# Hash collisions

The hash of a Condensation object is calculated by applying the SHA-256 hash function on the object's content. SHA-256 is a cryptographic one-way function, compressing a byte sequence of arbitrary length to a 256-bit sequence.

Quite obviously, this is not a one-to-one function: different byte sequences may yield the same hash, and thus produce a collision.

For all we know, SHA-256 has excellent collision resistance. The probability that two arbitrary byte sequences yield the same hash is only 1 in 2^{256} (≈ 1.2 × 10^{77}), and no efficient algorithm is known to construct sequences with the same hash value.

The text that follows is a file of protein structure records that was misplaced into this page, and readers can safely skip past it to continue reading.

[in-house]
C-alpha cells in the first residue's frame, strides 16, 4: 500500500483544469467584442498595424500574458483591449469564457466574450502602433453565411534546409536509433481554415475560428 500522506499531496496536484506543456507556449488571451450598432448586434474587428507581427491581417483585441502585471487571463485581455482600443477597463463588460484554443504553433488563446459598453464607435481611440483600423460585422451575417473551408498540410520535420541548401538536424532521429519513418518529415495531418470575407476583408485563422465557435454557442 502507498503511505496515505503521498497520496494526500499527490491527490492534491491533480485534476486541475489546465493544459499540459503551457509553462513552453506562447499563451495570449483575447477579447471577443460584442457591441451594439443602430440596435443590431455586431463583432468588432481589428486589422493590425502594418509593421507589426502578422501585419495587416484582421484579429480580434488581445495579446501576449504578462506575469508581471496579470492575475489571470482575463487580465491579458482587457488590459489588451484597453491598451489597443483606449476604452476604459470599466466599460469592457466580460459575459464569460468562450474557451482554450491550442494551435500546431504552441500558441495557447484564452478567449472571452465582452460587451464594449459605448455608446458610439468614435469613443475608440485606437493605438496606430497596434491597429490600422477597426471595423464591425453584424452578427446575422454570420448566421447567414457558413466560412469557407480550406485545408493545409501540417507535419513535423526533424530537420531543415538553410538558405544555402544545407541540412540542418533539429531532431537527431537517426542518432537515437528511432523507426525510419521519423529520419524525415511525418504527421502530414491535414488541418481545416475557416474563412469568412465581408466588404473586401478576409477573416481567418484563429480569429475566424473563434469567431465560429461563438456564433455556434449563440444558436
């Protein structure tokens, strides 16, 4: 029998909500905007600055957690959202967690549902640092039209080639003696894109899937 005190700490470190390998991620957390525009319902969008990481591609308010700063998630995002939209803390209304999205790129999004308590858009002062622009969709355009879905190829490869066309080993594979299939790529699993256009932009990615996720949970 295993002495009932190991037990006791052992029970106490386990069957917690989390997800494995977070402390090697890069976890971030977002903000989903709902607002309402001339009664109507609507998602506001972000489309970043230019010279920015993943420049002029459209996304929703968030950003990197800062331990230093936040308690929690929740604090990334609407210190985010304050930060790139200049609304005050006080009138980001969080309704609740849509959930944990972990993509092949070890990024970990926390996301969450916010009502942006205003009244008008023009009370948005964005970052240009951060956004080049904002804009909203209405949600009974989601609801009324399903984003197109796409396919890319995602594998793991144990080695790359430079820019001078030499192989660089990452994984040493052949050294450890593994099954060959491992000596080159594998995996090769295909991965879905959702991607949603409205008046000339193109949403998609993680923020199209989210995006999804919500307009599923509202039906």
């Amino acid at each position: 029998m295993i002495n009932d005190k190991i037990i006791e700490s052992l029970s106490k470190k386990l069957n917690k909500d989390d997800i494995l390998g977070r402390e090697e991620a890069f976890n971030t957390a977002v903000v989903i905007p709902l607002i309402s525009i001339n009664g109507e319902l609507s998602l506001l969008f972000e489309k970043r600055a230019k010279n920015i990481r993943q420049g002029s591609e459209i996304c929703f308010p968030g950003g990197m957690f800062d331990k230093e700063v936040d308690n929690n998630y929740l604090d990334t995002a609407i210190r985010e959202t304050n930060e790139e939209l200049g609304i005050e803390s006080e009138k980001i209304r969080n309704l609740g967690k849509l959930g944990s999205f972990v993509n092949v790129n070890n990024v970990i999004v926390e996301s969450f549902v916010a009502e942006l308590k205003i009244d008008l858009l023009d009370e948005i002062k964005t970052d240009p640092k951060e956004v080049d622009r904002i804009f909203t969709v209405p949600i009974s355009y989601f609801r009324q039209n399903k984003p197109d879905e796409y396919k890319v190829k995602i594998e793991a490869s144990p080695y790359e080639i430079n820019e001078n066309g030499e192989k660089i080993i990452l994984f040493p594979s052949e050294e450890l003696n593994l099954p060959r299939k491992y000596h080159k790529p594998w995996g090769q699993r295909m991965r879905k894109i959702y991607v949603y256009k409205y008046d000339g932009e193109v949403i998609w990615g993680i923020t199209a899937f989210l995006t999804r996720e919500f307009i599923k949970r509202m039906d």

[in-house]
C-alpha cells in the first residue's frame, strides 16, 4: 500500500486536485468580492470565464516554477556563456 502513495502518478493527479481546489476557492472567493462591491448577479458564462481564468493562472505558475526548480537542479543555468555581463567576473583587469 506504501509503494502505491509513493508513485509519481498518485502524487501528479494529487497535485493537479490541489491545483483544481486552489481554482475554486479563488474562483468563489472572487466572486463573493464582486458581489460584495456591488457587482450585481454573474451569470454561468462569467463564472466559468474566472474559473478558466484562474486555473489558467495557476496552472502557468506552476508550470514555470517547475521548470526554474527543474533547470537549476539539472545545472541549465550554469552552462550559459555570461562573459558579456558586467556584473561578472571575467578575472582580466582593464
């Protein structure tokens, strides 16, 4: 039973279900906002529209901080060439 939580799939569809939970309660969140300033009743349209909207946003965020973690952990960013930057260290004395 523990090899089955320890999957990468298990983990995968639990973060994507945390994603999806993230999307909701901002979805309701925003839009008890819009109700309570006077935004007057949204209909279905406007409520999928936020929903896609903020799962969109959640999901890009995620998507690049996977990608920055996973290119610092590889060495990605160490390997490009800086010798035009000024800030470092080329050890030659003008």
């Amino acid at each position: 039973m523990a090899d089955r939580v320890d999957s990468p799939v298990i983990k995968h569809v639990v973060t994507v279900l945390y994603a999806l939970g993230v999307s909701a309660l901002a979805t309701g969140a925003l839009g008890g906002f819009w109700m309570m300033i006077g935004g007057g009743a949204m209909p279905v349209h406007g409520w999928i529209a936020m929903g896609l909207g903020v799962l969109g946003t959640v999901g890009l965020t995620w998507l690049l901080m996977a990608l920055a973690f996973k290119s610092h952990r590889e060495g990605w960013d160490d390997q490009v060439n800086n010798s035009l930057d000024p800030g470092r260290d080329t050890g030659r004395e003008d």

If everyone on earth (7 billion people) generated 1 million objects per second over a period of 1 million years, it would still be very unlikely (≈ 10^{-18}) to observe even a single collision. For collisions to become likely, one would need to generate approximately 2^{128} objects.

Hence, we can ignore collisions for all practical purposes.